Every so often, a fictional character in a book (or in a movie, or on the telly) produces flame by 'magical' means. Sometimes this is done with a gesture; other times, the character just stares at the object in question. What the character is performing is a form of psychokinesis: 'pyrokinesis', the psionic generation of heat. Although usually associated with science fiction and horror flicks, pyrokinesis is real. Or at least, if it isn't, the article you're reading was written by a figment of your imagination.

Like other psychokinetic abilities, pyrokinesis involves molecular manipulation. The idea is to make the molecules excited. By contrast, 'cryokinesis' cools objects down, by slowing the molecular dance.Cryokinesis seems to have acquired several names, varying by specific application and also the location of the speaker, as these things tend to do.Pyrokenesis seems to be better known and generally more popular than its opposite number. In fact, many people have never even heard of cryokinesis by any name, much less tried it. However, the techniques for both are similar, because, in both cases, the intention is to alter the speed of an object's molecular movement. At its most basic, and in its most well-known form, pyrokinesis may be accomplished by concentrating on, for example, the wick of a candle. After going through the usual preliminary procedures*, if you have any, visualize the wick as being made up of many thousands of swirling dots or spheres. As you visualize them, see them swirling faster and faster, and as they swirl faster and faster, feel them becoming hot...becoming hotter and hotter until they glow like miniature suns.

When the dots are glowing brightly, bring part of your focus back to the wick as a whole, while still seeing and feeling the excited molecules. See the wick as a whole become hot and start to glow. Then, visualize it bursting into flame, perhaps accompanied by some sort of gesture, such as a flick of the hand or a snap of the fingers, if you are feeling dramatic. You may find that it is helpful, at least at first, to produce a psi ball around the wick while attempting this, not so much for sake of the energy as for concentration. It may also be helpful by way of preparation, to focus on an already-lit candle and use your mind to change the shape or movement of the flame; concentrate on the base of the flame, the faintly glowing blue part. If you like, you can use that same candle, already lit, to give cryokinesis a go.

Using much the same technique, visualize the wick cooling and going out. See those dots fading from their glow, turning blue or purple, and slowing their circular dance...getting slower and slower, and gradually cooler. It is quite possible that you will have more success with a more concrete visualization of your intention: imagining a basin of water up-ended over the candle, or a flame-thrower being used to light it. Similar experiments may be done with a bowl of water that starts out at room temperature. Fill the bowl with tap water and let it set out over night. Once again, do any of your usual preliminaries. Then, see the molecules, once again, as thousands of little dots swirling faster and faster as they glow ever more brightly like so many suns...or slower and slower as they fade into darkness, or, if your prefer, into an icy blueness. For the water experiments, you might like to place a candy thermometer in the water, once you've started to get some results, to see just how hot you've made the water. Some people need quite a bit of practice to get this to work, so don't be too discouraged if it doesn't work right away. A standard water thermometer ought to work well enough for the cryokinetic side of things. Of course, if you drop the temperature to the freezing point for long enough, you will have visual evidence of another kind. There are other, rather different applications for these skills. By forming a basic psi ball, then making the thing blue, cool and soothing, you can cool parts of the body; to ease a headache, or lower a fever, or bring down swelling, just to give a few of the more common uses. Don't overdo it however. Frostbite and hypothermia are nasty things. Bear in mind that pyrokinesis requires quite a lot of energy. By contrast, cryokinesis results in excess energy needing a place to go. These are not big problems if you only want to alter a small object, or by a few degrees, but give it some thought before chilling a gallon of fresh ice cream with this method, or boiling the water for tea.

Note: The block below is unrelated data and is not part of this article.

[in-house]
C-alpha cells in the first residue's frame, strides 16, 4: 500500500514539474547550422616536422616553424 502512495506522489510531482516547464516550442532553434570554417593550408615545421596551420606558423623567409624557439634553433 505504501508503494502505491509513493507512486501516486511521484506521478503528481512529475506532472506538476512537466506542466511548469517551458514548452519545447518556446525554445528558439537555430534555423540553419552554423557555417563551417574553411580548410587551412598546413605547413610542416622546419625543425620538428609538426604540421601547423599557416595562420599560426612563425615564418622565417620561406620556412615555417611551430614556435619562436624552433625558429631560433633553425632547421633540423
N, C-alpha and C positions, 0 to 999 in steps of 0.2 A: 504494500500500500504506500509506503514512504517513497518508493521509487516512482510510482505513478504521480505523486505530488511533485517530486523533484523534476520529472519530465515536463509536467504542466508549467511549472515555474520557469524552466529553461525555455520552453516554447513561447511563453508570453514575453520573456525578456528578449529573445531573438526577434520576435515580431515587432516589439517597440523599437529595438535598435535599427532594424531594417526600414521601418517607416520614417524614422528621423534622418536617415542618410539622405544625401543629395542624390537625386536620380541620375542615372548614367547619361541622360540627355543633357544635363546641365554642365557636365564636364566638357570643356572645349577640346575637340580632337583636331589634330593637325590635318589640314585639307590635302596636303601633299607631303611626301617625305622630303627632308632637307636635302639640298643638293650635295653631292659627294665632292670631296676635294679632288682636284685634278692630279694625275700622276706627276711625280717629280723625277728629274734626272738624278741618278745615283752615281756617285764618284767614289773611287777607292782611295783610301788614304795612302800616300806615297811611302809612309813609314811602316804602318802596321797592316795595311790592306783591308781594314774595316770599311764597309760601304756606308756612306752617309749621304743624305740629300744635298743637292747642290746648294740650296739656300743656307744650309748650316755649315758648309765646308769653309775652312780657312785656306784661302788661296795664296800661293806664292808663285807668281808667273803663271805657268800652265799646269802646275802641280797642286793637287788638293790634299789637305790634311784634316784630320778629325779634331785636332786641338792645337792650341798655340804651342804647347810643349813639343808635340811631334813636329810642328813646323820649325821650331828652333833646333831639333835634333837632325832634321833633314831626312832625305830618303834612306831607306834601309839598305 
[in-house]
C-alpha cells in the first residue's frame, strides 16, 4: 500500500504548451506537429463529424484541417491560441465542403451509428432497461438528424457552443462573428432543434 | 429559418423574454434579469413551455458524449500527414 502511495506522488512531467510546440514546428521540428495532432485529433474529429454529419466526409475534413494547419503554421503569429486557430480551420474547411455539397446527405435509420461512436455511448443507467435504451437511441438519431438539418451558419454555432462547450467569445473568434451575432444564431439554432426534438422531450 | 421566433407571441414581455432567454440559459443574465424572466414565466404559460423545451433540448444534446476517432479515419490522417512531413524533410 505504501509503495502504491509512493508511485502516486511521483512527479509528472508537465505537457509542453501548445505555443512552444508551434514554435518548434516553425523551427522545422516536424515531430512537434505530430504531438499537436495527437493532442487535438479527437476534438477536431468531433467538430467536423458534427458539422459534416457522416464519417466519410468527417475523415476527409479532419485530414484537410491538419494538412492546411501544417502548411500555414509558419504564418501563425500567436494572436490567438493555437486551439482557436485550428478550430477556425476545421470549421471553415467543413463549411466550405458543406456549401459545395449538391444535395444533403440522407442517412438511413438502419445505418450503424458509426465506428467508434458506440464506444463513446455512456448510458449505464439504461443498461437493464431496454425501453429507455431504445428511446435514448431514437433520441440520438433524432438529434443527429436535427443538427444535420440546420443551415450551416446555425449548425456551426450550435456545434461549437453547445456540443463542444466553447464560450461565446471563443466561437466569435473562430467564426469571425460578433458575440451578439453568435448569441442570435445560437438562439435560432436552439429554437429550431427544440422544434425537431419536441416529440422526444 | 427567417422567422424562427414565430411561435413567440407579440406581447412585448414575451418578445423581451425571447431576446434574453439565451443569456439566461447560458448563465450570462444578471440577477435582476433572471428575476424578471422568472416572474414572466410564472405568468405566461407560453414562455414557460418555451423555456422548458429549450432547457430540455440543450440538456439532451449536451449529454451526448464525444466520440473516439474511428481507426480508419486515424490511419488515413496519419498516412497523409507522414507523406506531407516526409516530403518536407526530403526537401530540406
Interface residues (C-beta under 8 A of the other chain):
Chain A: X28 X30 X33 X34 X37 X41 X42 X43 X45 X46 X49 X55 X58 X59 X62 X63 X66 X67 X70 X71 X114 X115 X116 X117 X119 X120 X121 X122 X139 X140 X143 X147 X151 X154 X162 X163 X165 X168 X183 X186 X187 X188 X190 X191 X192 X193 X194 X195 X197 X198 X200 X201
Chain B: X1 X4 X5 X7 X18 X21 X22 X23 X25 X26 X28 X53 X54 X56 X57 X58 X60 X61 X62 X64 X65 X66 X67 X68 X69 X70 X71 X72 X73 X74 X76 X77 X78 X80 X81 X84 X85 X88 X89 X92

Please bear in mind, also, that there may be some degree risk of injury to the nervous system involved in handling enough psi energy to cause large-scale pyrokinetic effects, so be careful. You are, after all, playing with fire. Literally. * The 'preliminary procedures' in question refer to whatever your customary preparation for magical, psychical, or psionic workings might be. Many people ground and center themselves, and gather their energies together before any working. Some cast various kinds of barriers around themselves: shields, wards, circles, force-bubbles, etc. Some have elaborate ceremonies and rituals. Others do nothing at all. Whatever you'd normally do immediately before practicing the conjuring of psi-balls is probably fine.

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